By turning off a gene, a research group at Tulane University in the US has succeeded in preventing the growth of tumors in triple-negative breast cancer .

The method also prevents the tumors from spreading and can even make the tumors shrink so much that they can no longer be detected.

About ten percent of all breast cancers are triple-negative and treatment options are fewer than other types of breast cancer.

So far these are animal experiments, but the researchers now intend to go ahead with clinical studies on humans.

The researchers studied two genes, Rab27a and TRAF3IP2, and although both had effects on the tumors, it was most effective to turn off TRAF3IP2.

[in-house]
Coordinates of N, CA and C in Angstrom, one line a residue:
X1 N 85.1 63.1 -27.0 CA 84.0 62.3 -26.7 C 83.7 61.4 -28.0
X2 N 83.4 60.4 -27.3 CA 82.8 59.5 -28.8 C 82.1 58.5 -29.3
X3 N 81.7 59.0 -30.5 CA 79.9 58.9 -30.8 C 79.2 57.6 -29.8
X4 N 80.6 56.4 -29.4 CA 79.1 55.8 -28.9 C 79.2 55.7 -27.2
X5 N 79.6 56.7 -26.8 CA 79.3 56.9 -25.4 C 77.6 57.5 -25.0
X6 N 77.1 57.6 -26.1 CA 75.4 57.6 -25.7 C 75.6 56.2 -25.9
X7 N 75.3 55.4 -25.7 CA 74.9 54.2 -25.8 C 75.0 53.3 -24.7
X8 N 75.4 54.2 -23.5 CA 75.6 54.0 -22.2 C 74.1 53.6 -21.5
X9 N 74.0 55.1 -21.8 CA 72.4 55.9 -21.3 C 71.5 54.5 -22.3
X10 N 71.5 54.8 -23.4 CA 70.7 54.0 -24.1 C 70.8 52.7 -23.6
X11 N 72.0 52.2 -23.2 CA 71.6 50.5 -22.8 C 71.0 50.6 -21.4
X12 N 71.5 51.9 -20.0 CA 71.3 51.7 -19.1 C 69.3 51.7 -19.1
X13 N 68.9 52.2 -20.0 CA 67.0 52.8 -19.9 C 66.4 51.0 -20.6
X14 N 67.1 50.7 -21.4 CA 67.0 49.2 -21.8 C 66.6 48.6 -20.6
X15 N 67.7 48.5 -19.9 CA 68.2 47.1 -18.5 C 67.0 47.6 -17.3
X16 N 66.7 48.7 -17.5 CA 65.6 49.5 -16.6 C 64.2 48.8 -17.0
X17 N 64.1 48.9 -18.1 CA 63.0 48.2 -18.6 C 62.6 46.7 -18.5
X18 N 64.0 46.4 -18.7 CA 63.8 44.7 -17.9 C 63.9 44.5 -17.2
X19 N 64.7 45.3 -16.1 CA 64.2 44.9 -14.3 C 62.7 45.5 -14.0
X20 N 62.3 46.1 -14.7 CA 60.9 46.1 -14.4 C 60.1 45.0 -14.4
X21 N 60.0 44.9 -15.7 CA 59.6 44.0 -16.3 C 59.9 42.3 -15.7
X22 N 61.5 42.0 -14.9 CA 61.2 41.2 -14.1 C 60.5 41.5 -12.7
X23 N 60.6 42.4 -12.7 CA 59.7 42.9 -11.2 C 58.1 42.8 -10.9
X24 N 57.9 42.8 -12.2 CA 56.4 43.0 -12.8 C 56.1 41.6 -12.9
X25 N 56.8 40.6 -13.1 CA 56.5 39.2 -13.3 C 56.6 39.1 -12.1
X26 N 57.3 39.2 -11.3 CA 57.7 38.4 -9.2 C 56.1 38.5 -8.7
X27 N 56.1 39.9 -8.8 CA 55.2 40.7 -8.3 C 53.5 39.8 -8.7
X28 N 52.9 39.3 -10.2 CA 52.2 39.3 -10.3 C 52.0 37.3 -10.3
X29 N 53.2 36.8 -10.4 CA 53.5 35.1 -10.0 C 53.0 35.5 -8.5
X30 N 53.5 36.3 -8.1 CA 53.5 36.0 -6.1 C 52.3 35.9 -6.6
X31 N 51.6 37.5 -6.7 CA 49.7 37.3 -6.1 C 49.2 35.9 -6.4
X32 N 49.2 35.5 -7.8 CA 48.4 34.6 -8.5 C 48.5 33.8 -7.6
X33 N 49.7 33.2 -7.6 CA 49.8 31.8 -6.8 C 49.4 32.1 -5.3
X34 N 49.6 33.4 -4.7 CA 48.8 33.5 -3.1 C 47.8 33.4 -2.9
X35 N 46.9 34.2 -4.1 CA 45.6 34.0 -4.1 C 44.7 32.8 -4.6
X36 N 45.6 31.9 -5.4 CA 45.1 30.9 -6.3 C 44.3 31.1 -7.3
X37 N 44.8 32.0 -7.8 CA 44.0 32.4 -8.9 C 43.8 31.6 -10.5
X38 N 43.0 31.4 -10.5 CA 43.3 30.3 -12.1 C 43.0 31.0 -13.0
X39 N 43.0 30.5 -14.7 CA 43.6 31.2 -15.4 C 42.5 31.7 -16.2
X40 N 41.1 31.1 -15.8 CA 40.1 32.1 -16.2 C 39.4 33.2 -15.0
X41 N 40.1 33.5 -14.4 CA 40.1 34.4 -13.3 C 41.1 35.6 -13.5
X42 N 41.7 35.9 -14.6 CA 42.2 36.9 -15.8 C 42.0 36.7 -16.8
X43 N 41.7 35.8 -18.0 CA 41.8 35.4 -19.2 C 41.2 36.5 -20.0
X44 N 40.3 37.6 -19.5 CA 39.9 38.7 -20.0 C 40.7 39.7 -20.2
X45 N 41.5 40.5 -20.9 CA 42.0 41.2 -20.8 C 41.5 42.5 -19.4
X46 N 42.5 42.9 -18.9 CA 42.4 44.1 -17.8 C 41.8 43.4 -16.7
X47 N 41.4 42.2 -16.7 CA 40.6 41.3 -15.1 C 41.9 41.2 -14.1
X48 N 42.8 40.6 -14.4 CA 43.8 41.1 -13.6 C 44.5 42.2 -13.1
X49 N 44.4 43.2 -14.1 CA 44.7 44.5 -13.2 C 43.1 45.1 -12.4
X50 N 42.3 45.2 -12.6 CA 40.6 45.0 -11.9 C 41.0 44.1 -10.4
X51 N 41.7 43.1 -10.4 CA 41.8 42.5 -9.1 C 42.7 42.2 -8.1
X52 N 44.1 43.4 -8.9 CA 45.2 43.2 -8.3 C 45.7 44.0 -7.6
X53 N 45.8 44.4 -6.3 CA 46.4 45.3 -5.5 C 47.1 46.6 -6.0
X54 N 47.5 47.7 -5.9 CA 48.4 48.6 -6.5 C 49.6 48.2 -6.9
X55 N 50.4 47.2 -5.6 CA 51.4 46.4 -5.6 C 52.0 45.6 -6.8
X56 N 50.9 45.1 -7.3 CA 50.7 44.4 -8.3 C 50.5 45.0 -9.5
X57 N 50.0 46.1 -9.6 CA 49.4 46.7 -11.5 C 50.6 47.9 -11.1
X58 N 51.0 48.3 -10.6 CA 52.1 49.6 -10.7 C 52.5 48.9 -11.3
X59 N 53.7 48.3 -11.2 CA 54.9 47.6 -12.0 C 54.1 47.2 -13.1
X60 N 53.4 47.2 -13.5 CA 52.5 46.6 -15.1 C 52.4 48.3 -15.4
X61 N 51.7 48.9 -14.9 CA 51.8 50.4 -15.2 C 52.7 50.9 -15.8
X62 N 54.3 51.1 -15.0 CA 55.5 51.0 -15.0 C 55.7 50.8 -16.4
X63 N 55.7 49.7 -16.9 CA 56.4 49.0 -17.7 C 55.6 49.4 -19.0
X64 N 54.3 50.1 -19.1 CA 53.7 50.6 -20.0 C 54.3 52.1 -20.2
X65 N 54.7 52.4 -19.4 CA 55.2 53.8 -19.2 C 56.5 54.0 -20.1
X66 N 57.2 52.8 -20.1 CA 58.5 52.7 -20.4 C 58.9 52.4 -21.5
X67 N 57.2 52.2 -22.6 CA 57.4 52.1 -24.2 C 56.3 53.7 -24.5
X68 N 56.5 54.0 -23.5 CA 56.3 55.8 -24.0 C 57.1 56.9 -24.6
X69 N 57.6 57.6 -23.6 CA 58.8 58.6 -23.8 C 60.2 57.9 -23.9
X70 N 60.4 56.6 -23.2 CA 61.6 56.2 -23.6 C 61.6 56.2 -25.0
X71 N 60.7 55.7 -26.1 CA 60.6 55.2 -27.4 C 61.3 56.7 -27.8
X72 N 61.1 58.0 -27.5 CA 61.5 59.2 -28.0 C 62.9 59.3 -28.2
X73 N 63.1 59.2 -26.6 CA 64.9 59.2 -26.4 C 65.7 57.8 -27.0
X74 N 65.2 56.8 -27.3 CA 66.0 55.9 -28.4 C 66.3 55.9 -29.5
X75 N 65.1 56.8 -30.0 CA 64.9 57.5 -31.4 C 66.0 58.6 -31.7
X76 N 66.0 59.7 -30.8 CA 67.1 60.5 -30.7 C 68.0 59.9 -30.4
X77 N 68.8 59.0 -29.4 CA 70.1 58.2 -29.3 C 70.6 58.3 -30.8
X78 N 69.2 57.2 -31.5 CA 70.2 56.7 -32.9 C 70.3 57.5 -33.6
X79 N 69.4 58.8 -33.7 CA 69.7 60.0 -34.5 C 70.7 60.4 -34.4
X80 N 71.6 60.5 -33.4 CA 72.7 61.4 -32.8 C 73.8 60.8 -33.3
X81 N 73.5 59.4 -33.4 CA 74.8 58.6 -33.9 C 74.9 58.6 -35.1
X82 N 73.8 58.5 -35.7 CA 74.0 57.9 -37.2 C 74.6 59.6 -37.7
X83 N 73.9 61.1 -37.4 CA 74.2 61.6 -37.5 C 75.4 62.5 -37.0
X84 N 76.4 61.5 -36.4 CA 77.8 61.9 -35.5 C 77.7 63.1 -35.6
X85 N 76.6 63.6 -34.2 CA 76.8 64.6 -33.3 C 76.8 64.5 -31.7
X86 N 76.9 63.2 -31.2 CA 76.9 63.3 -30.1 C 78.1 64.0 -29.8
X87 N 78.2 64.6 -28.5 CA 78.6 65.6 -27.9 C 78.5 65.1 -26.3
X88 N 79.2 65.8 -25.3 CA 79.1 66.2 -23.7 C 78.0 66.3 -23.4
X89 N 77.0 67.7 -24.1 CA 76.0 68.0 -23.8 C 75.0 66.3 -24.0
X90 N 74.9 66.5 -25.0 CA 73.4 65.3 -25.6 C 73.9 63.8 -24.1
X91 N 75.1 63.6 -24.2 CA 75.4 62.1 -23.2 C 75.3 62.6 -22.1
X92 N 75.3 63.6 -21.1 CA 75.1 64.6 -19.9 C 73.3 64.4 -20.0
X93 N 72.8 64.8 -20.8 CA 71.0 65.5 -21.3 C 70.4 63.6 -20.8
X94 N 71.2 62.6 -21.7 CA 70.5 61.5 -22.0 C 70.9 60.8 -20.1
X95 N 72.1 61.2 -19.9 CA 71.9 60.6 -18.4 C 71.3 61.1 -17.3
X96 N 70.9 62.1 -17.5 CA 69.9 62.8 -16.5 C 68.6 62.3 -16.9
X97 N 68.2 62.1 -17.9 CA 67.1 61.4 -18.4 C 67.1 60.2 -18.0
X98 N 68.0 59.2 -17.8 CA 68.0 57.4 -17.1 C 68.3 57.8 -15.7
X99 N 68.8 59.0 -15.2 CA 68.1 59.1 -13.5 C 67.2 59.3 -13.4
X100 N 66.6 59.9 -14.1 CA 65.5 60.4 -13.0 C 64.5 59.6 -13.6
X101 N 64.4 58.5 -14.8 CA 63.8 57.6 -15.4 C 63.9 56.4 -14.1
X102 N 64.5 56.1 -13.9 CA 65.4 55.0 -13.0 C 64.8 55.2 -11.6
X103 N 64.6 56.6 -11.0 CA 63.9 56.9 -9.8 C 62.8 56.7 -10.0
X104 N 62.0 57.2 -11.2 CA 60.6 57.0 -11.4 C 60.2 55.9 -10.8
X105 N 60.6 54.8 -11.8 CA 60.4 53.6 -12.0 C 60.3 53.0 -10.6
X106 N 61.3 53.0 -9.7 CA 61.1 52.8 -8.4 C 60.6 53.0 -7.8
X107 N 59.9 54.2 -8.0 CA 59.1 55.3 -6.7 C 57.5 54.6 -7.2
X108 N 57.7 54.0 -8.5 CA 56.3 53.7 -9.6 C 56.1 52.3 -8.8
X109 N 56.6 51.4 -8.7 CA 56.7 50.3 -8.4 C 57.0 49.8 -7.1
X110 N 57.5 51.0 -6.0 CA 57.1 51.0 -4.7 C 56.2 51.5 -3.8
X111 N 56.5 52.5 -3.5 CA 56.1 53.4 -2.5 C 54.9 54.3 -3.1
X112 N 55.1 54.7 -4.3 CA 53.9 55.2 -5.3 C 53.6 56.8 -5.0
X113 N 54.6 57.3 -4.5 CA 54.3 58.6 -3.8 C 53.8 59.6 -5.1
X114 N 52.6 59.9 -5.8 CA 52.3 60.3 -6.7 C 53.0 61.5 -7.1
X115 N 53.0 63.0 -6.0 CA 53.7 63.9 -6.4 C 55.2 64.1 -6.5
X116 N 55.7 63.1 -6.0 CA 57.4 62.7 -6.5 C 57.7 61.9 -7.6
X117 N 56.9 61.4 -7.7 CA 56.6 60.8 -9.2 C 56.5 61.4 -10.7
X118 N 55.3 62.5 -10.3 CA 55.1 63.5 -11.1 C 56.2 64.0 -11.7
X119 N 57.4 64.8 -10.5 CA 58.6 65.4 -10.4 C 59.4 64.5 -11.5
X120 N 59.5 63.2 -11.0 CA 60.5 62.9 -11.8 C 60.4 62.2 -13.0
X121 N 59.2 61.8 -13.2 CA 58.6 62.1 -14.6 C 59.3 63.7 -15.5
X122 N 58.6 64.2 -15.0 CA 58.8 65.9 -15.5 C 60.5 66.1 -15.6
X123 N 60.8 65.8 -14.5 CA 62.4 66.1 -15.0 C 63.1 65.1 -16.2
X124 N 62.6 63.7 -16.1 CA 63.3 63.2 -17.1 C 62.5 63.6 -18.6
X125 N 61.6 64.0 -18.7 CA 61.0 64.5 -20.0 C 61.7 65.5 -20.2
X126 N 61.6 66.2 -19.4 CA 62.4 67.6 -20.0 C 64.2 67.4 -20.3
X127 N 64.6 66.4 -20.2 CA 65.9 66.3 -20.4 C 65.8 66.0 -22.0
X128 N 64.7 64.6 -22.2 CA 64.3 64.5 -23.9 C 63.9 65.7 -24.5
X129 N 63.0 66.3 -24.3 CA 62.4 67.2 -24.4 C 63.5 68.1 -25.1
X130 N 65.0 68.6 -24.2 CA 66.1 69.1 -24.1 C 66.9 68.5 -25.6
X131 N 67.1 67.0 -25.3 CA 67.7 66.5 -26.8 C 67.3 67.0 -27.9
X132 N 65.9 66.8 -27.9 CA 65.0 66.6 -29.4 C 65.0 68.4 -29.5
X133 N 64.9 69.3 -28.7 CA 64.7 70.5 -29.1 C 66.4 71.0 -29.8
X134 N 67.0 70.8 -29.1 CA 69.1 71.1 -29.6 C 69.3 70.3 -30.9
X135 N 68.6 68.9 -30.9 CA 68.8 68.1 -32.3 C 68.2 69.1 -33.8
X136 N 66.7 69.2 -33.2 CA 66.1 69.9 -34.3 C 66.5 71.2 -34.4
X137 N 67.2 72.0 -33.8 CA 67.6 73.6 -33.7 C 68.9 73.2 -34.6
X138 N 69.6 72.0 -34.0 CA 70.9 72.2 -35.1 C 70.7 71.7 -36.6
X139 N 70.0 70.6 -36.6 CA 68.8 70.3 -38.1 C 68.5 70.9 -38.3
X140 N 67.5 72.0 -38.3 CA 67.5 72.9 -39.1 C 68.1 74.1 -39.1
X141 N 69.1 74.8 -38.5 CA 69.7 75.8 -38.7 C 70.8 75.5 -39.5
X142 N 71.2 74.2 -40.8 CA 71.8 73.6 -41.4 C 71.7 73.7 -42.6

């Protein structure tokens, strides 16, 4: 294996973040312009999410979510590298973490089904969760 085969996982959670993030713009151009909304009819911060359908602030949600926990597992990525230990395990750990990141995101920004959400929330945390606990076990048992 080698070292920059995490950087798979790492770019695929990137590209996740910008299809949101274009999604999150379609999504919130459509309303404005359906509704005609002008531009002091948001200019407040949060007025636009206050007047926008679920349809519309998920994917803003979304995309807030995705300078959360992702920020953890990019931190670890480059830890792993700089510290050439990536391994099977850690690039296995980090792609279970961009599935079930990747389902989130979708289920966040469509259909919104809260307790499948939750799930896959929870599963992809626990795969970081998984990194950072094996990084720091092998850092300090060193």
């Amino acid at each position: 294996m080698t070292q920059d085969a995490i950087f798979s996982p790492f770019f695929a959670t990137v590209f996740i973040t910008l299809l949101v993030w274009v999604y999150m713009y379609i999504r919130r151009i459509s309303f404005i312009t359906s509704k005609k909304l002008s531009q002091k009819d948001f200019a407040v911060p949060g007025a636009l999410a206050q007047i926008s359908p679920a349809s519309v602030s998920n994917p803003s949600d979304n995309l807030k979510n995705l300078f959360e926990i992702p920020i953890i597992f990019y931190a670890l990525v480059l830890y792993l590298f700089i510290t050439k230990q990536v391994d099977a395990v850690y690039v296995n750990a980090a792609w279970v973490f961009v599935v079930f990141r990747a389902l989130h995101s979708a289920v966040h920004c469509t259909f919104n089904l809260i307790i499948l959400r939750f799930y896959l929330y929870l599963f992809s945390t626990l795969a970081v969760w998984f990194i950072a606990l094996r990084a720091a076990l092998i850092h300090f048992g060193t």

“Rab27a slows the growth of tumors, but does not stop the spread of small amounts of cancer cells, micrometastases. Turning off TRAF3IP2, on the other hand, slows down growth, prevents the spread of cancer cells and shrinks existing tumors. This exciting discovery shows that TRAF3IP2 can play a role as a new treatment method for breast cancer, ”says Reza Izadpanah, who leads the research group.

Read the report here.


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